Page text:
And I don't think that hanging from a front not reserved kind of mounted to our karabiners, I don't think you'd have the same problem with that harness syndrome of kind of hanging from your leg straps as you do from like a traditional reserve that's pulling from like shoulder bridles. Yeah. And I think you would either cause the, the front mounts really lay on your back. It's one of the real, and it's one of the things that people don't really understand when they throw a front Mount reserve. I mean, depending some of them wrap all the way through your shoulders, but the ones that just go to your carabiners will lay you out on your back.

And so one of the things you really have to be active to do, and I know this because that's how I landed when I crashed in March, it was under from out. But you have to grab your risers and pull yourself up so you can stop do a PLF. That's that's really important. So you, you know, you have to, it's, it's, it's an extra thing that's I learned from Dylan doing the, you know, the hacker go training out there and the spring. But yeah, that's, that's something, I mean, obviously if you have time, you know, if you're on your back, you've got some padding hopefully, but what is the greatest way to land?

You know, you'd be better to land on your feet and PLF. So if you, if you, you know, once you've thrown the front Mount, you'll find your, your with most of them that just go to the Caribbean or here, and kind of an awkward position, what can we rectify? But you got to be active to do it. Interesting. Well, that's good to know. And, and so maybe the pluses and minuses there, right. You're going to, if you are caught in a tree, you're going to hang in a better position, but you know, that's the sounds like a real, the recipe for a back injury or a pelvis injury. Yeah. And a lot of the really, you know, unfortunately if you've got the front reserve, you're probably, you know, it's probably a small reserve and those are problematic anyway, but you're also going to probably light kit and most light kit doesn't have any backpacks.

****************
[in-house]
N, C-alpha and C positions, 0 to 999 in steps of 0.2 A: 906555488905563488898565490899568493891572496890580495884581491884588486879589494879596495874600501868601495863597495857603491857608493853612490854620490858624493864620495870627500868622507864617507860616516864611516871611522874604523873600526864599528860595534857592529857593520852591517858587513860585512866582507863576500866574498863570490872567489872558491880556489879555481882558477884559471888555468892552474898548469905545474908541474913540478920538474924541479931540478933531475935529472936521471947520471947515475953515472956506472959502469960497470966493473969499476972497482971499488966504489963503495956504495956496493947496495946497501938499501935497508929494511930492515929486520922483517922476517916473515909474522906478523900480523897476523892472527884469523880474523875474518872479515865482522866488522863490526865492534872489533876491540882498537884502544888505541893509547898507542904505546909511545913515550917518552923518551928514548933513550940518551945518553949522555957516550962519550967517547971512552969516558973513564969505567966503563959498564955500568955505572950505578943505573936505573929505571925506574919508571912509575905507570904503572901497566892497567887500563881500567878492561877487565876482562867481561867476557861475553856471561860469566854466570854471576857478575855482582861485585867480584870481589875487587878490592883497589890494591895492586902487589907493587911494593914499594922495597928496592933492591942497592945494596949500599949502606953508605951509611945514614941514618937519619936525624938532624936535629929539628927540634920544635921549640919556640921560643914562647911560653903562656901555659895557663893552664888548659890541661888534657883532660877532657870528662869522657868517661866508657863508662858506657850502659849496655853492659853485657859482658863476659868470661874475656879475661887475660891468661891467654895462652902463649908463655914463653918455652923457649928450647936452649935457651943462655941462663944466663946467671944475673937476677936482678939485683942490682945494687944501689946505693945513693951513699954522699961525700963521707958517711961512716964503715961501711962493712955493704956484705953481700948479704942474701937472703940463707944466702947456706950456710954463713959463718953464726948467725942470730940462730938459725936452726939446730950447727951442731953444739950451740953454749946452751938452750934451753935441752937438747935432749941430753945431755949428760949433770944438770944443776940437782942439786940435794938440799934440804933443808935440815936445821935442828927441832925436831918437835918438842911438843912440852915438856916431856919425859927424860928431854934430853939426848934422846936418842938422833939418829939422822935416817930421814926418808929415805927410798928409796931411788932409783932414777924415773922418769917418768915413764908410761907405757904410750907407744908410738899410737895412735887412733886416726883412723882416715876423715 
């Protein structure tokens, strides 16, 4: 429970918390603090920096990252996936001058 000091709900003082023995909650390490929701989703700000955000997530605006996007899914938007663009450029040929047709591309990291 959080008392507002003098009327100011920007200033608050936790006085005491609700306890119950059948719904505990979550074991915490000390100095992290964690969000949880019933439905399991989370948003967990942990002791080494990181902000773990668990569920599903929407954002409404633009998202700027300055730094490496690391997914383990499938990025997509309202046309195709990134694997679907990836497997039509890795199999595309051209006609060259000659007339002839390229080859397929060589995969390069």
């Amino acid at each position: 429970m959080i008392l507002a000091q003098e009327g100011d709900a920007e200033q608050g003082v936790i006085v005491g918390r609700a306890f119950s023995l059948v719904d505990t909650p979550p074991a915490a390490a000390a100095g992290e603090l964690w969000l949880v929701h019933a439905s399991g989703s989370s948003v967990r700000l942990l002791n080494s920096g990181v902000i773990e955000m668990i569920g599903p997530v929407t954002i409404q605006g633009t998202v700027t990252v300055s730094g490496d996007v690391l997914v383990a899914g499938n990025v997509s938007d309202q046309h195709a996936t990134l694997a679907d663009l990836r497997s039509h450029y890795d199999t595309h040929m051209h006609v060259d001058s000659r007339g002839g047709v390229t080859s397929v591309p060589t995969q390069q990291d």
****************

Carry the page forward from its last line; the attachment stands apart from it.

It's only got an under the button and it does. And that's the problem. Yeah. I agree with that. And the other thing, that's kind of a special situation that we should really know how to do. Paragliding is a, it's called a pelvic binder. So there's a lot of pelvis injuries and all high-velocity sports and the really bad pelvic injury that we worry about us. What an open book pelvis, literally your, your pelvis kind of opens up like a bucket becomes wider than it should be.

And when that happens, it tears apart veins on the inside and you can bleed a lot into your pelvis. And so the way we fix that is by making the pelvis smaller. And what we do is you literally just take any sort of strap. I've done it with like a, like the strap that goes, that we use to like pack up like our nose real nicely. If you're going to do like a real nice pack on your wing, you can take that. And it's, it's really just wrapped around about the level of the bottom of your zipper on your pants.

And you wrap it around both legs and you just make that thing as absolutely tight as possible. And that compresses down the pelvis. So you don't bleed as much into your pelvis and that will save someone's life. So every anyone who hit the ground hard, I don't care how the hit the ground. If they hit the ground hard, that when I walk up to them, they haven't stood up yet. Cause they're hurting. I just bind their pelvis. If they're not walking out of there by and their pelvis, you're not going to lose anything by it. And you might save their life because pelvic injuries are really hard to treat God.